MetroIntelligence Economic Update by P. DUFFY
Existing home sales drop 0.7 percent in August and 15.3 percent year-on-year
Existing-home sales retreated 0.7% in August to a seasonally adjusted annual rate of 4.04 million. Sales dropped 15.3% from one year ago. The median existing-home sales price climbed 3.9% from one year ago to $407,100 – the third consecutive month the median sales price surpassed $400,000. The inventory of unsold existing homes dipped 0.9% from the prior month to 1.1 million at the end of August, or the equivalent of 3.3 months’ supply at the current monthly sales pace.
Building permits rise 6.9 percent in August but down 2.7 percent year-on-year
Privately?owned housing units authorized by building permits in August were at a seasonally adjusted annual rate of 1,543,000, up 6.9% from July but down 2.7% year-on-year. Single?family authorizations in August were at a rate of 949,000; up 2.0% from July and 7.2% year-on-year. Authorizations of units in buildings with five units or more were at a rate of 535,000 in August, up 14.8% from July but down 17.7% year-on-year.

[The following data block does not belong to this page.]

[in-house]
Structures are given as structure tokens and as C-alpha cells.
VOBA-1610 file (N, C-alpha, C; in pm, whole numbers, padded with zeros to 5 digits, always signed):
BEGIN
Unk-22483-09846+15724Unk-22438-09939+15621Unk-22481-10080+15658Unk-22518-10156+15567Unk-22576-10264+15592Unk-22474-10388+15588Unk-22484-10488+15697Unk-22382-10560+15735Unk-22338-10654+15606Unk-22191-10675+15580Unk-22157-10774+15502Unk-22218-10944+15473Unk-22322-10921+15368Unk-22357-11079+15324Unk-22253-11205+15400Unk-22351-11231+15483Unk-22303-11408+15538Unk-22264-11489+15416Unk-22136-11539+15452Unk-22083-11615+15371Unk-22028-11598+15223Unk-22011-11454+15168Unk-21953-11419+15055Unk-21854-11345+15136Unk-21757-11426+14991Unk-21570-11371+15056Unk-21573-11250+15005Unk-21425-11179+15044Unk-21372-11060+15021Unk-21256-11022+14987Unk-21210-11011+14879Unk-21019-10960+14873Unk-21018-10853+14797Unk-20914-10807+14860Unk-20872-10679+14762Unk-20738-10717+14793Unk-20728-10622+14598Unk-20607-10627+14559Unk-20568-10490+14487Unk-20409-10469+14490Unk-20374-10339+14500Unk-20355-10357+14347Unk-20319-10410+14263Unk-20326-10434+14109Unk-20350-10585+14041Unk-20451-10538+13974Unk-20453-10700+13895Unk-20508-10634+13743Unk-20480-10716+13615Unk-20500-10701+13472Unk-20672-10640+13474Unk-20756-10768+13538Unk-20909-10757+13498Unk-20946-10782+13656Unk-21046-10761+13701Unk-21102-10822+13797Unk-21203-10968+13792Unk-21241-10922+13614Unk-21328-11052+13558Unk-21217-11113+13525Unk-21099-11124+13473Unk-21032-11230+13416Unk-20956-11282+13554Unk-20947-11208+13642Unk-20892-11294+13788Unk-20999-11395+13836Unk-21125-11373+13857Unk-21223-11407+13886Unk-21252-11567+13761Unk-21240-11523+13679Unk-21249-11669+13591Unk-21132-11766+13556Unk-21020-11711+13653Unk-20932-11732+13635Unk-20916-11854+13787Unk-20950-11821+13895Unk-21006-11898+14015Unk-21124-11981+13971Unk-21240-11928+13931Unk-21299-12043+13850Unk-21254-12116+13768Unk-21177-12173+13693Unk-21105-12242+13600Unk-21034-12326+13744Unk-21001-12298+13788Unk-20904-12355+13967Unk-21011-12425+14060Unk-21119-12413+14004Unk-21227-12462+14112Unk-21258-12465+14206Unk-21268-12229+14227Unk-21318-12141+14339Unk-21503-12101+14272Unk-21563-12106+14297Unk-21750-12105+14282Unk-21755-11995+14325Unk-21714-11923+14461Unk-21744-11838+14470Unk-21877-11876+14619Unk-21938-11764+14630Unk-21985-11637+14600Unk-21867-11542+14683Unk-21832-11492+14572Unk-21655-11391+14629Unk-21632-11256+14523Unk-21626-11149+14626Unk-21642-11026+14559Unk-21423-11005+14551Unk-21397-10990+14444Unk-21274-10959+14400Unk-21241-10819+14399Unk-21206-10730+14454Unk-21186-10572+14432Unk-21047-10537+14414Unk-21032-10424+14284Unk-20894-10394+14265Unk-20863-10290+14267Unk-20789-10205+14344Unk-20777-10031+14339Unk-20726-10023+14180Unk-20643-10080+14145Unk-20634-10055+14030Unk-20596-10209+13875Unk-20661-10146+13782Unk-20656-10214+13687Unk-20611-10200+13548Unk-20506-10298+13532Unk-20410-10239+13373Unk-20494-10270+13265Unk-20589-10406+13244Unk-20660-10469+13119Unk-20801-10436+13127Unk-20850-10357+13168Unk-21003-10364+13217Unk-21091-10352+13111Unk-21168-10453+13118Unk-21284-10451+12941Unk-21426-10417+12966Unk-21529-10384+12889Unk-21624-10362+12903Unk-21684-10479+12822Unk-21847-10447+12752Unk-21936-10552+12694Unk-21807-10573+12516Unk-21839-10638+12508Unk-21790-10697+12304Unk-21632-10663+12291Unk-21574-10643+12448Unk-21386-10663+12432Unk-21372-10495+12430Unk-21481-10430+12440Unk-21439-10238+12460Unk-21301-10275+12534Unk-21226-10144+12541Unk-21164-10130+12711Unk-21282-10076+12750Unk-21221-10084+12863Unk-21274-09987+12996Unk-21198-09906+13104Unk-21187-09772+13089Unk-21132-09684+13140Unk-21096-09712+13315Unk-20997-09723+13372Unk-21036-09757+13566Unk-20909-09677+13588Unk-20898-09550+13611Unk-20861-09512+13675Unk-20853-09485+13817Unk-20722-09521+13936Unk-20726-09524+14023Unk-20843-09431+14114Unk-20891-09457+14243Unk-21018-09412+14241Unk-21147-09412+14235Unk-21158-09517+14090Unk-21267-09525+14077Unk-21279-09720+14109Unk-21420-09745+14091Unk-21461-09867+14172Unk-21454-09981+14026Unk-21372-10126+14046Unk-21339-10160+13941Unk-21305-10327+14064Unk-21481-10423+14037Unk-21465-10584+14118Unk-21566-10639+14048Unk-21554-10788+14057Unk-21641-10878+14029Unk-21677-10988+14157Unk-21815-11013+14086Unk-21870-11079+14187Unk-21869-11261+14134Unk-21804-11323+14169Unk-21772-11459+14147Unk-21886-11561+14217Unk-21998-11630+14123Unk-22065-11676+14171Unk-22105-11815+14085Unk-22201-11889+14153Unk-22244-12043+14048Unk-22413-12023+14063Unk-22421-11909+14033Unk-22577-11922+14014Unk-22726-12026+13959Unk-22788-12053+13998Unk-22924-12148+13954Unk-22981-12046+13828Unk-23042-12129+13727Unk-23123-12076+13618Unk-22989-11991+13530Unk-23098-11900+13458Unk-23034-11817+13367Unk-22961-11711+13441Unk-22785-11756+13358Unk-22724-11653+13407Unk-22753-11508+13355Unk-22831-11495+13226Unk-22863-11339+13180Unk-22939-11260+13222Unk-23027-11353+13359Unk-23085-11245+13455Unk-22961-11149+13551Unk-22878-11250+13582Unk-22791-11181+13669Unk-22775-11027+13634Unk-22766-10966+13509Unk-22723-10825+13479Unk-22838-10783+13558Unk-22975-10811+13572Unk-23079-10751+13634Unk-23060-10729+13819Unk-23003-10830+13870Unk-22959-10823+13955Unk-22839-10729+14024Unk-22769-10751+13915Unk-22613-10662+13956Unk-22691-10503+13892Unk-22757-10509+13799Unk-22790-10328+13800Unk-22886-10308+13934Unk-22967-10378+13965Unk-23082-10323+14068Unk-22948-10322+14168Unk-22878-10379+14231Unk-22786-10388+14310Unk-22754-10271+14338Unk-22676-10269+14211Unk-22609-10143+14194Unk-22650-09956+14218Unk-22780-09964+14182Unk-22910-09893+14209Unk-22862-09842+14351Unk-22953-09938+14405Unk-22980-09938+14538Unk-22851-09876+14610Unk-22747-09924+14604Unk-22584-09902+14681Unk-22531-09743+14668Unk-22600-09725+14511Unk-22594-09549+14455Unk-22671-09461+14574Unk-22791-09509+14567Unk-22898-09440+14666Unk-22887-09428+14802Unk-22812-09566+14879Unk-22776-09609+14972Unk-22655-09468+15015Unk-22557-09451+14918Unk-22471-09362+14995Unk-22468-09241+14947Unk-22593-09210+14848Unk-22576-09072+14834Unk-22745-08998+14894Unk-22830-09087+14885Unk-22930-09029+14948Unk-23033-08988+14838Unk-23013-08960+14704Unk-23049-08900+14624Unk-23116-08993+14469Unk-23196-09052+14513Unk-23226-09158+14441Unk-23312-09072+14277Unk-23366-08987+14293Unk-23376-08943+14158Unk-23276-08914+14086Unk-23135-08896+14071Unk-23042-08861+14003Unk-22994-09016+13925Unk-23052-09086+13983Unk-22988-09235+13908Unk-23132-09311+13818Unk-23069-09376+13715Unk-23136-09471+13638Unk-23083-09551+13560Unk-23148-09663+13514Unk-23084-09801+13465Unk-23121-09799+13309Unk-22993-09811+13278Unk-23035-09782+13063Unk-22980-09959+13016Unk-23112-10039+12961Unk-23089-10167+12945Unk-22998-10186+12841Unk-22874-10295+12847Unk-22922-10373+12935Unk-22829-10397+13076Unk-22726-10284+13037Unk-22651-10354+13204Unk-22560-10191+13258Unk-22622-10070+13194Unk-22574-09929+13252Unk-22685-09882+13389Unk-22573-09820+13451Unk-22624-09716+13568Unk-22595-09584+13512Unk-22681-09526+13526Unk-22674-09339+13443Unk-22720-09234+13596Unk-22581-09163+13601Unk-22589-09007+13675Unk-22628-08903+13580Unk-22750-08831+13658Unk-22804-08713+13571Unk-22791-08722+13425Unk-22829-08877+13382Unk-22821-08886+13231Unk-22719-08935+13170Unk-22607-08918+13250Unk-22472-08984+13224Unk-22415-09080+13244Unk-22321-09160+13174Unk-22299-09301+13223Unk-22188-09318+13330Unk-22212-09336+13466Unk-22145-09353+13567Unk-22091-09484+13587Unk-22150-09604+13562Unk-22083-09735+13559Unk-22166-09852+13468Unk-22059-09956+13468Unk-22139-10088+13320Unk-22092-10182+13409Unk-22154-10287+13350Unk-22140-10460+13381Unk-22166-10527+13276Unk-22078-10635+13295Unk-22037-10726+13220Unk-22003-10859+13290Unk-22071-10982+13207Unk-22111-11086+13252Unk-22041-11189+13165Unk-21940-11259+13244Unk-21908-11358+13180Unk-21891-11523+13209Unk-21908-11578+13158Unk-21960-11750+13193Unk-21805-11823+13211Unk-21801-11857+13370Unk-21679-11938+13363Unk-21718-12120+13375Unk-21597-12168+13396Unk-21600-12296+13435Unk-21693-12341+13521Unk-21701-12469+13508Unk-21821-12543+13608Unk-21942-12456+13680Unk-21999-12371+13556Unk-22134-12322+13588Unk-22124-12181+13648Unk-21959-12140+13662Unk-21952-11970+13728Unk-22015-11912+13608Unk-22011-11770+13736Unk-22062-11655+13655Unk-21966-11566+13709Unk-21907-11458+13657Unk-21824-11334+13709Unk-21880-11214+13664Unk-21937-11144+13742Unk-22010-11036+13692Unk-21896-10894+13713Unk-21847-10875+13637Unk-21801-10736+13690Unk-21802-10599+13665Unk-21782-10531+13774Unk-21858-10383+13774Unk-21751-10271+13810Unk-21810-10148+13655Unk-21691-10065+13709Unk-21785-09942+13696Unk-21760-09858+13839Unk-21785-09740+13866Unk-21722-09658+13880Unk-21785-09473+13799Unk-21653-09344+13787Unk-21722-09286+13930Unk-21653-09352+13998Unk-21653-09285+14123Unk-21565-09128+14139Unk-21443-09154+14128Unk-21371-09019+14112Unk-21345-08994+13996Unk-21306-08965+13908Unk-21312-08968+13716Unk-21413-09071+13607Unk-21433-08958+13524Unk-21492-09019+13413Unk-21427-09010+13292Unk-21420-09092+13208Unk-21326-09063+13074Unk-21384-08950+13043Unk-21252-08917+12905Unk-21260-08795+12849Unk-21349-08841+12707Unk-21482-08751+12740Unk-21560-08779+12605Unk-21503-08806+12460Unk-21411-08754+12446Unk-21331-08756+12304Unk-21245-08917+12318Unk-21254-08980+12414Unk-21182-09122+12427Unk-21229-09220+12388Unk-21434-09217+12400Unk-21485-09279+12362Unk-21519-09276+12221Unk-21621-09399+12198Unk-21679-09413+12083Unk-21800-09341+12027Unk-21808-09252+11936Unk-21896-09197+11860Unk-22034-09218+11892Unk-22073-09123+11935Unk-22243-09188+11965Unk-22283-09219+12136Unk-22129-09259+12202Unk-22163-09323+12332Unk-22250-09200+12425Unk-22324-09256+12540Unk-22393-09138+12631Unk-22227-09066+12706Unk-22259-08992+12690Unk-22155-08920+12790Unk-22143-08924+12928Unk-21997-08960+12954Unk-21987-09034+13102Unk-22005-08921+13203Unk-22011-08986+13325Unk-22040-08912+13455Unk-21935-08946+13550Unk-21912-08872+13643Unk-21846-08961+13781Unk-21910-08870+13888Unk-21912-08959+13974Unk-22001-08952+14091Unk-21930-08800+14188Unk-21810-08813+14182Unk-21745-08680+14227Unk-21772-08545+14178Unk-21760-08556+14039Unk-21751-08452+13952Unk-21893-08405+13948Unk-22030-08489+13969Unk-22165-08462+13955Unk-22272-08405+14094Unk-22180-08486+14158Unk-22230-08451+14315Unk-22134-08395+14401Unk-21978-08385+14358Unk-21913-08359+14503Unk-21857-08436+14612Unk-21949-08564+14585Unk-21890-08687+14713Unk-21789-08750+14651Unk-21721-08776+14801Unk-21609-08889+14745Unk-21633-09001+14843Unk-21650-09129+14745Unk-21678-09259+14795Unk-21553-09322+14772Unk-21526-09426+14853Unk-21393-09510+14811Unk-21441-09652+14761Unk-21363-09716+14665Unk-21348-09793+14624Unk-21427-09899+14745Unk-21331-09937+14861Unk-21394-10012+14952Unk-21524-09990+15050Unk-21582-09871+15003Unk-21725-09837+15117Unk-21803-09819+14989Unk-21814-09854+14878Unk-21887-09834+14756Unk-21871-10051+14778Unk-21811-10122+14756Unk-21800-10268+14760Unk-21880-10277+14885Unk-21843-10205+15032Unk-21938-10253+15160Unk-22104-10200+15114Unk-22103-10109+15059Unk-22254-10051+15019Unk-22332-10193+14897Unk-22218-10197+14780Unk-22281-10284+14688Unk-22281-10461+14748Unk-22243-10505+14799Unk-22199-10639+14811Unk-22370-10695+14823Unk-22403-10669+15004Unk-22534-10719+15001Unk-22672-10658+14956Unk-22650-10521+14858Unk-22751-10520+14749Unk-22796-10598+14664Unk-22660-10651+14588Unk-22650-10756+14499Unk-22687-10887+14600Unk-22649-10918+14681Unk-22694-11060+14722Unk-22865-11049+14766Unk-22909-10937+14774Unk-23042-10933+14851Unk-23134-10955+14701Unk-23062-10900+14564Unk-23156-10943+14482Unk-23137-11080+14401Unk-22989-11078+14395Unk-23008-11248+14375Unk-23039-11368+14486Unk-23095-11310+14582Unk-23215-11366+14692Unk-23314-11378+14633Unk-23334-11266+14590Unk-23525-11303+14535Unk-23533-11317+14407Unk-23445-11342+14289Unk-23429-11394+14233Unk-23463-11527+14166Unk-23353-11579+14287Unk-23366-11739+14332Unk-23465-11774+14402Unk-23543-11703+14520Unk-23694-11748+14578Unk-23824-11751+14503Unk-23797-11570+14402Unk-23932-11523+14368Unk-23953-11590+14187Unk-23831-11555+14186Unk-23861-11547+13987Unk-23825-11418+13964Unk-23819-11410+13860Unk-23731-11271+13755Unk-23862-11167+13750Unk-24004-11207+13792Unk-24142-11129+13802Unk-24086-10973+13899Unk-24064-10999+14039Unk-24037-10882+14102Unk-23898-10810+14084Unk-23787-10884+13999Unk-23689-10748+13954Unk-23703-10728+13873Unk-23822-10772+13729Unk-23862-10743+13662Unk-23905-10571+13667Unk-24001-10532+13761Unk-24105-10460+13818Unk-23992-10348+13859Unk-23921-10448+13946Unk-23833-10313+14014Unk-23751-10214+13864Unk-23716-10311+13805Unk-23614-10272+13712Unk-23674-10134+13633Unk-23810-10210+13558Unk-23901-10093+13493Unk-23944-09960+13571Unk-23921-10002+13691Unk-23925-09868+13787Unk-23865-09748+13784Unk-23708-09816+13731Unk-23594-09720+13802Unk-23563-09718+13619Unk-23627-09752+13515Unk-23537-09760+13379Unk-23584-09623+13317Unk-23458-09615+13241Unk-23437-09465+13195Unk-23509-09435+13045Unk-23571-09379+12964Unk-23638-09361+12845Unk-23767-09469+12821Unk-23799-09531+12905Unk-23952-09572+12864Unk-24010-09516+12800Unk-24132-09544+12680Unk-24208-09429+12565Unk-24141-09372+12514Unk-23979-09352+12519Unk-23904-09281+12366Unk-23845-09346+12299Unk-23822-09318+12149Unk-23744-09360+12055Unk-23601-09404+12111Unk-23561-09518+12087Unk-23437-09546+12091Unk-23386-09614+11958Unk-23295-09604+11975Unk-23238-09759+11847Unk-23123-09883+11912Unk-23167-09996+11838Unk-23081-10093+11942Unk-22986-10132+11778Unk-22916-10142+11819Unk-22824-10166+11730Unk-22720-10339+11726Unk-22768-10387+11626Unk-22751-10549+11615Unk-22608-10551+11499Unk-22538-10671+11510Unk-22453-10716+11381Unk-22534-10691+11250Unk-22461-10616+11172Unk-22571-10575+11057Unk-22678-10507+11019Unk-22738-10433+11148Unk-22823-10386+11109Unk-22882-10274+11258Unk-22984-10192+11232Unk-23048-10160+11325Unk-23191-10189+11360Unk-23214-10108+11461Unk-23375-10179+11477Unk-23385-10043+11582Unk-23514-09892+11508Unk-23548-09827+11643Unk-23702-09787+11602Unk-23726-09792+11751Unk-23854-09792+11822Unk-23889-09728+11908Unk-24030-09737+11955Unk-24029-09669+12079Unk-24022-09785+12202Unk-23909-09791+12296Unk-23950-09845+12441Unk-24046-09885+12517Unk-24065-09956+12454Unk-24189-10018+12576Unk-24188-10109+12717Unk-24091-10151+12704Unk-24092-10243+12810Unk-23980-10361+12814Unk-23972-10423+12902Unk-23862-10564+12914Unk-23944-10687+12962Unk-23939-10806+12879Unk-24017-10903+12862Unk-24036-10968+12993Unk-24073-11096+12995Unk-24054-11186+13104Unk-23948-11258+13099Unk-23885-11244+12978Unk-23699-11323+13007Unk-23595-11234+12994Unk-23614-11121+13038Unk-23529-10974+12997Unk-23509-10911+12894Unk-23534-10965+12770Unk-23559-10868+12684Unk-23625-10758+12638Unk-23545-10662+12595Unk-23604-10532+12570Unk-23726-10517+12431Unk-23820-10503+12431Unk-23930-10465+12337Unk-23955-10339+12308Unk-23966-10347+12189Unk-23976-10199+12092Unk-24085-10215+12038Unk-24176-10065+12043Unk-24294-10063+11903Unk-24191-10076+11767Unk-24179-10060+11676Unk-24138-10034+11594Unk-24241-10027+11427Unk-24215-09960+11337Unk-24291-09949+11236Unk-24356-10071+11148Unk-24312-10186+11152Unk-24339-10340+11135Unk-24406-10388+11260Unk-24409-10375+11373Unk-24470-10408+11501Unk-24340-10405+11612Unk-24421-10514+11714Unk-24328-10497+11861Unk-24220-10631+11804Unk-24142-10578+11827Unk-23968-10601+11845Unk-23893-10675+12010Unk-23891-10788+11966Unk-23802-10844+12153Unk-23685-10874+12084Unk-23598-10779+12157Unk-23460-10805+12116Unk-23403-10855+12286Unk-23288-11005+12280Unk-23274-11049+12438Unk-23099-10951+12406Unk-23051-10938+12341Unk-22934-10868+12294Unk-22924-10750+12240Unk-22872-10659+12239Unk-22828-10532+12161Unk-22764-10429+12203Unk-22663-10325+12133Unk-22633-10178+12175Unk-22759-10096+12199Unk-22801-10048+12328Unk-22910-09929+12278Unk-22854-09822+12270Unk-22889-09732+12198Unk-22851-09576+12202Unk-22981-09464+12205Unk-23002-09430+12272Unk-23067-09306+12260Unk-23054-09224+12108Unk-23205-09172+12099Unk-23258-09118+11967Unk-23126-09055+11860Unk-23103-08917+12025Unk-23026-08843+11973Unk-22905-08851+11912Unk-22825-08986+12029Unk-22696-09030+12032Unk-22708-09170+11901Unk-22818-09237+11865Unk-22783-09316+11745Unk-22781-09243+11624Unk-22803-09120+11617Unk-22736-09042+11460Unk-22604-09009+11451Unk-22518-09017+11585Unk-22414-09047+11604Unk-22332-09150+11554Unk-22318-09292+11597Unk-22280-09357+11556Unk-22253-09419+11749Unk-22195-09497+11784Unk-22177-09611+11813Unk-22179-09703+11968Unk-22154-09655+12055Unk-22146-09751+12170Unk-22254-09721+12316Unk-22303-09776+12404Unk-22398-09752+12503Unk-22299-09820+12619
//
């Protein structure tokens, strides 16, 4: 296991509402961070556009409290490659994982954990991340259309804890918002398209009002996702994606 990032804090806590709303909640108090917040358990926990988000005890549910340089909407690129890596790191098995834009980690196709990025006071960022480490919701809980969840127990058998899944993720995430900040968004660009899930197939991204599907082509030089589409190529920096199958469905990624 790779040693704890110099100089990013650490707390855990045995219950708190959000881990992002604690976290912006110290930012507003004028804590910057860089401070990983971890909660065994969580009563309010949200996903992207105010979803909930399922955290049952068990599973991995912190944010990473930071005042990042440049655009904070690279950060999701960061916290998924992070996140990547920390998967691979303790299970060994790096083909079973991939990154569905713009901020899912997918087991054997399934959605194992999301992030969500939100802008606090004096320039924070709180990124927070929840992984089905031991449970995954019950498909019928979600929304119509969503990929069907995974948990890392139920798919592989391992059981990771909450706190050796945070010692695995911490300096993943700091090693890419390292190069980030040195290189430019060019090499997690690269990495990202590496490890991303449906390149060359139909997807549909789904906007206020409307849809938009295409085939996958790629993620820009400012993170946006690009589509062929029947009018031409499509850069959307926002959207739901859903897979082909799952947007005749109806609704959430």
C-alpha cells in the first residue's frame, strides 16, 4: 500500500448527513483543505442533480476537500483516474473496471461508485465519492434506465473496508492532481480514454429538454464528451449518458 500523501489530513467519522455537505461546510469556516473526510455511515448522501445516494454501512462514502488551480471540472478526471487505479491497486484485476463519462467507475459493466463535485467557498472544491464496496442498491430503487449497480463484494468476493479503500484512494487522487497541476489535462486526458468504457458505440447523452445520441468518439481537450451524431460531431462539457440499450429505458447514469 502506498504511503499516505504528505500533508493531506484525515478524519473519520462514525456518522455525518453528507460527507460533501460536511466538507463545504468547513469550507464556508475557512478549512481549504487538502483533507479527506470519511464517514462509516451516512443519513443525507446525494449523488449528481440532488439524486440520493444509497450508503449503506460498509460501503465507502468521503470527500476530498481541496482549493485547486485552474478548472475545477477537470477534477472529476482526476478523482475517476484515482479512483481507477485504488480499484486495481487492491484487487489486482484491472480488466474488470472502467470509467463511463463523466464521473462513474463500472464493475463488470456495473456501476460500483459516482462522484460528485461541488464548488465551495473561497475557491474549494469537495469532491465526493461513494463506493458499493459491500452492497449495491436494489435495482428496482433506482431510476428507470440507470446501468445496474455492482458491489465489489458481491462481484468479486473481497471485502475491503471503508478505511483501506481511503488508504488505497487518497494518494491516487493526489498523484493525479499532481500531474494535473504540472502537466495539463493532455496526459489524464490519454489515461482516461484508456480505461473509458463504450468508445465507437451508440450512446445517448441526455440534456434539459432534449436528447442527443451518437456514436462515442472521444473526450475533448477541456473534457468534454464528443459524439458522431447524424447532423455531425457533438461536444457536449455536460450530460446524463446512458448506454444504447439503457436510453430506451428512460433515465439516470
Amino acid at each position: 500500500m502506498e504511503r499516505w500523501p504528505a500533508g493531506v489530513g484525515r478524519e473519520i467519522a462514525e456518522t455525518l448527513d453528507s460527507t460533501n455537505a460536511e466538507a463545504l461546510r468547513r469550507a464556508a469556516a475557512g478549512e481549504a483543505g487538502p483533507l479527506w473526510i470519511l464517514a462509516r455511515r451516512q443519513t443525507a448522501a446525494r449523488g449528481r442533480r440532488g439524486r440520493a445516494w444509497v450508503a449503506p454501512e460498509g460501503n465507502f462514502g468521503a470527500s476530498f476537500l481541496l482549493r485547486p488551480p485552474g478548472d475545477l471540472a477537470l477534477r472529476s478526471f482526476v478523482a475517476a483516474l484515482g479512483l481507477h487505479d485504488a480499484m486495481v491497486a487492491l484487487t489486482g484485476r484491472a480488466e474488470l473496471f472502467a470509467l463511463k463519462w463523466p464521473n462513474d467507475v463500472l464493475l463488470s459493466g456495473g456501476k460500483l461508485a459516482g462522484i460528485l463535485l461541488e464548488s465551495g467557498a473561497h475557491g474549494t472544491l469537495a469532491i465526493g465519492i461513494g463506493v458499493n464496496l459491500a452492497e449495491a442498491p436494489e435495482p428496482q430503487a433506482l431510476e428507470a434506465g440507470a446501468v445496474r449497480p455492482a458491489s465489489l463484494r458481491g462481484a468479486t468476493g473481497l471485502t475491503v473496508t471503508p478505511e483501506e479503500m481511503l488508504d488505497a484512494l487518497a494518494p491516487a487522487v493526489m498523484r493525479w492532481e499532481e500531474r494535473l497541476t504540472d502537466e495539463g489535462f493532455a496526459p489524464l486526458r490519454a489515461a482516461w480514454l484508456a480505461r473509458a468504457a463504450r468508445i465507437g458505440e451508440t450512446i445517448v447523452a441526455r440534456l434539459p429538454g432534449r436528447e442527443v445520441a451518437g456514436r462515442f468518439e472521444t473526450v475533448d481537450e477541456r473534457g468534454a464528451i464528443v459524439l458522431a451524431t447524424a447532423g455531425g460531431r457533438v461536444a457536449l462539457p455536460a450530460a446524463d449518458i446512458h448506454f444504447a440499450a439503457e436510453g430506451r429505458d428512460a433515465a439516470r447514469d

Housing starts down 11.3 percent in August and 14.8 percent year-on-year
Privately?owned housing starts in August were at a seasonally adjusted annual rate of 1,283,000. This is down 11.3% from July and 14.8% year-on-year. Single?family housing starts in August were at a rate of 941,000; this is down 4.3% from July but up 2.4% year-on-year. The August rate for units in buildings with five units or more was 334,000, down 26.3% from July and 41.0% year-on-year.
Fed holds rates steady for now, but hints at another hike in the near future
As widely expected, the Fed opted to maintain the target range for the federal funds rate at 5-1/4 to 5-1/2 percent, but hinted at another rate hike in the near future. The Fed also released new economic projections in which GDP growth through 2024 is higher than expected back in June and the unemployment rate through 2024 remains lower than expected in June. The Fed’s revised projections for overall inflation through 2023 are also slightly higher than predicted in June, although the ‘core’ inflation rate minus energy and food costs is lower than June’s estimates.